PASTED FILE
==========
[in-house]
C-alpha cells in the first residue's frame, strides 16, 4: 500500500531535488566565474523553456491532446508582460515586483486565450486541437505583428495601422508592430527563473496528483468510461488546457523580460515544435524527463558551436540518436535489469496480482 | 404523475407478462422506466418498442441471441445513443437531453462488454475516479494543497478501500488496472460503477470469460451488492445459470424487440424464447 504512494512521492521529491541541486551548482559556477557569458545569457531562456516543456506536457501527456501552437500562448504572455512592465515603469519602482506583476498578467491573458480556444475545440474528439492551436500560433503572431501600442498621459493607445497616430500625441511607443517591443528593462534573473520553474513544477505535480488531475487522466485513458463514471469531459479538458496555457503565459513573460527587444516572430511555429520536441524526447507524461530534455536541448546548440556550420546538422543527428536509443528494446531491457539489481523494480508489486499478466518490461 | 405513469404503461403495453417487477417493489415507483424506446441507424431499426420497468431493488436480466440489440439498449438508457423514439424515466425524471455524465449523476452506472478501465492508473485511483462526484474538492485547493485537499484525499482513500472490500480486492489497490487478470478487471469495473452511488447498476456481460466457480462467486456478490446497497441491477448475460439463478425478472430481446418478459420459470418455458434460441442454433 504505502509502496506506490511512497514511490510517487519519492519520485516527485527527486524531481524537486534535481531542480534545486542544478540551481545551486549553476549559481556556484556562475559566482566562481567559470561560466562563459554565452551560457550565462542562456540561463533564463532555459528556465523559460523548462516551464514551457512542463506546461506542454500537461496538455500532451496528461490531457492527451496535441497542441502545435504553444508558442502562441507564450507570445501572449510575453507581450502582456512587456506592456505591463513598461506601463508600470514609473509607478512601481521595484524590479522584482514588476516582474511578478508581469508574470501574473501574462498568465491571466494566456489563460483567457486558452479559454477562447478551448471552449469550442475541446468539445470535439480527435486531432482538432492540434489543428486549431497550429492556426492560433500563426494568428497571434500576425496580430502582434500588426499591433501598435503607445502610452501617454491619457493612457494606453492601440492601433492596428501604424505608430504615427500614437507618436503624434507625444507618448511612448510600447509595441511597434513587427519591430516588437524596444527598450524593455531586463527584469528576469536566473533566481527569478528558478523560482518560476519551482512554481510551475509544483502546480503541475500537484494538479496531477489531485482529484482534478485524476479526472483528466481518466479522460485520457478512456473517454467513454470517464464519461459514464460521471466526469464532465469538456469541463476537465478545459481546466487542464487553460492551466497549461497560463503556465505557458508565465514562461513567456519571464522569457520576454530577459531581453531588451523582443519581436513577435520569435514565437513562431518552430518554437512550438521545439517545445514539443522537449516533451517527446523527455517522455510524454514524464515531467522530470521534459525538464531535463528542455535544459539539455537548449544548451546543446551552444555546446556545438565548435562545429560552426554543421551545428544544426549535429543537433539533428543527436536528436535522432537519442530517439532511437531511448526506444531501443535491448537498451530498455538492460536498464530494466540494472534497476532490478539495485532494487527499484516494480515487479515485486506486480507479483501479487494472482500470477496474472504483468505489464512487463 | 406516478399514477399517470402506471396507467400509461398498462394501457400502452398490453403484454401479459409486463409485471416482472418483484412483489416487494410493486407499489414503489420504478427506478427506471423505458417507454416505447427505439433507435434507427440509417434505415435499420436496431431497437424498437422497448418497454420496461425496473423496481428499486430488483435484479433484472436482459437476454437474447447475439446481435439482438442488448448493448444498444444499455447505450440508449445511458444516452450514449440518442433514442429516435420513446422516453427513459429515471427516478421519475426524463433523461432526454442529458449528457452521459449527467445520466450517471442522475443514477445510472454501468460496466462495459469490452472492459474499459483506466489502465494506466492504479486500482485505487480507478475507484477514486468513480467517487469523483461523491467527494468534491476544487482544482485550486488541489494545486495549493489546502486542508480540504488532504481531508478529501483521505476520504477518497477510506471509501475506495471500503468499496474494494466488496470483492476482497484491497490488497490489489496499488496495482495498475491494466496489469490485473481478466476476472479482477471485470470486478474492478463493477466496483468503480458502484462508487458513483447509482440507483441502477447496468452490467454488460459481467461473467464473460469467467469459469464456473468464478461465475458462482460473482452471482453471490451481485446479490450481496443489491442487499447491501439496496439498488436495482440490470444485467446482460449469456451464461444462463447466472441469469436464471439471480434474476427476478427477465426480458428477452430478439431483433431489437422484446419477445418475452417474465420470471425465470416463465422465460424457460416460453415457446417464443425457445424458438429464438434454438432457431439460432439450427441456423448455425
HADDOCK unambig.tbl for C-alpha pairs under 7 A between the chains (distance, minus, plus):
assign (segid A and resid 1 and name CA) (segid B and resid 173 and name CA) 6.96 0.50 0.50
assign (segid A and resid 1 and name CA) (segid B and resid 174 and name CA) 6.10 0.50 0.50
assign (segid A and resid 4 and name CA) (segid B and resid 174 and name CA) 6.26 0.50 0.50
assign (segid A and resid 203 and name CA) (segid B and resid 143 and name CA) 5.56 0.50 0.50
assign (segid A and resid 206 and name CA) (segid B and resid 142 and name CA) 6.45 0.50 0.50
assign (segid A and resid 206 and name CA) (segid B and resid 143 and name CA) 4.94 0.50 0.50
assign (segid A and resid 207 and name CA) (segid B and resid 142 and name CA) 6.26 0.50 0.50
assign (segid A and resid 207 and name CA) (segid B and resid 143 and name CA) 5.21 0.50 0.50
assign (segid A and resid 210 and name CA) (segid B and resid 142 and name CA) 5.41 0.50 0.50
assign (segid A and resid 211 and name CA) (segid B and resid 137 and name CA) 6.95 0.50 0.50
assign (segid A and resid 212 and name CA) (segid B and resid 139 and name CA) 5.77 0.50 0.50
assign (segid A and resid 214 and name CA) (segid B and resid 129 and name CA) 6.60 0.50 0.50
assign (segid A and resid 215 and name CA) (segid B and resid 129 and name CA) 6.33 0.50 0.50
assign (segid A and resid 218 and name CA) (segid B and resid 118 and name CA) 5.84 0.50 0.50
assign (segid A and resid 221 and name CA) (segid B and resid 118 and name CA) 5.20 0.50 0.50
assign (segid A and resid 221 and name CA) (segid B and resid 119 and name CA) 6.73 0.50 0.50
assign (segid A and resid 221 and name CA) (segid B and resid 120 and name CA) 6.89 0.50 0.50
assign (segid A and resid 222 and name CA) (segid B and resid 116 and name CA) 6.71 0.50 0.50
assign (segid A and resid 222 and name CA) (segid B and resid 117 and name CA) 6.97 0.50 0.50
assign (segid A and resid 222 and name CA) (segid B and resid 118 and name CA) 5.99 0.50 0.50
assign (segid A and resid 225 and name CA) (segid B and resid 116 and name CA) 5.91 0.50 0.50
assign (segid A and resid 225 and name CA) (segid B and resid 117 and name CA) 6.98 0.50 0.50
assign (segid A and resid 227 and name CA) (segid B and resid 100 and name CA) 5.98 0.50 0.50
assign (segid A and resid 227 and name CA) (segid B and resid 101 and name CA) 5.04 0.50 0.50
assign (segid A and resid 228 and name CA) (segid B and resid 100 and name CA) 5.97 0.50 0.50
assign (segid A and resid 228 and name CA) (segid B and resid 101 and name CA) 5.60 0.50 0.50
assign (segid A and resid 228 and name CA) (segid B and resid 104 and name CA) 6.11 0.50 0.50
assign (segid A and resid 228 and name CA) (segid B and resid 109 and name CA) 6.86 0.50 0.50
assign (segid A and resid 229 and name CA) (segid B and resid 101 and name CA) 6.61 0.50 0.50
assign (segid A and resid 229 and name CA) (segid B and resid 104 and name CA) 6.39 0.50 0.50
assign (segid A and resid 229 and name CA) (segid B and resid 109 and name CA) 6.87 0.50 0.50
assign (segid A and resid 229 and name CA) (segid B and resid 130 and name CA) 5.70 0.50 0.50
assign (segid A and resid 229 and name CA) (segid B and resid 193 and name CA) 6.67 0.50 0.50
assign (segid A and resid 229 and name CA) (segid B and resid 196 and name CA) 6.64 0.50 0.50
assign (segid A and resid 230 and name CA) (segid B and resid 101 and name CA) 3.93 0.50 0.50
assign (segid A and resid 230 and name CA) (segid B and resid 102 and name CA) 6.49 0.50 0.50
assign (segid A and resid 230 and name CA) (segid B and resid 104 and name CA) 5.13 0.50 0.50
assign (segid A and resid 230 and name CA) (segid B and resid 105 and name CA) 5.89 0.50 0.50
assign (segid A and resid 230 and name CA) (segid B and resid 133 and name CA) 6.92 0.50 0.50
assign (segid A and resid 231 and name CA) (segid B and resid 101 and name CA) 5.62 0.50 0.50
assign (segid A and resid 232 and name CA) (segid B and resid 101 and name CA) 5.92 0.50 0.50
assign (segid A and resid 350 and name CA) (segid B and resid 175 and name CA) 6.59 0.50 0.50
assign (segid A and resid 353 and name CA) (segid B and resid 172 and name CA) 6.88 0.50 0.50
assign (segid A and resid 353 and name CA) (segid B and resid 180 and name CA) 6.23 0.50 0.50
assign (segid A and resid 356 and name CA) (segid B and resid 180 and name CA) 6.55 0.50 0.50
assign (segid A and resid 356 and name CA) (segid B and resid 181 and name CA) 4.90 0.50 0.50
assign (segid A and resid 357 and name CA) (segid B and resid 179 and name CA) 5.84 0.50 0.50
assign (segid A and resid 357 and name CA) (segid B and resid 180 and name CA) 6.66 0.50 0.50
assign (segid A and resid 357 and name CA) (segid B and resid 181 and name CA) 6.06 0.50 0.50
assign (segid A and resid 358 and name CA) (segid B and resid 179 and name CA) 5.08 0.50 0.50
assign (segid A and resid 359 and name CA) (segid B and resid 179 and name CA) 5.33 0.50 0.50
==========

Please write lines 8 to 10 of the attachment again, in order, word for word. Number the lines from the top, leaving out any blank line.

assign (segid A and resid 206 and name CA) (segid B and resid 142 and name CA) 6.45 0.50 0.50
assign (segid A and resid 206 and name CA) (segid B and resid 143 and name CA) 4.94 0.50 0.50
assign (segid A and resid 207 and name CA) (segid B and resid 142 and name CA) 6.26 0.50 0.50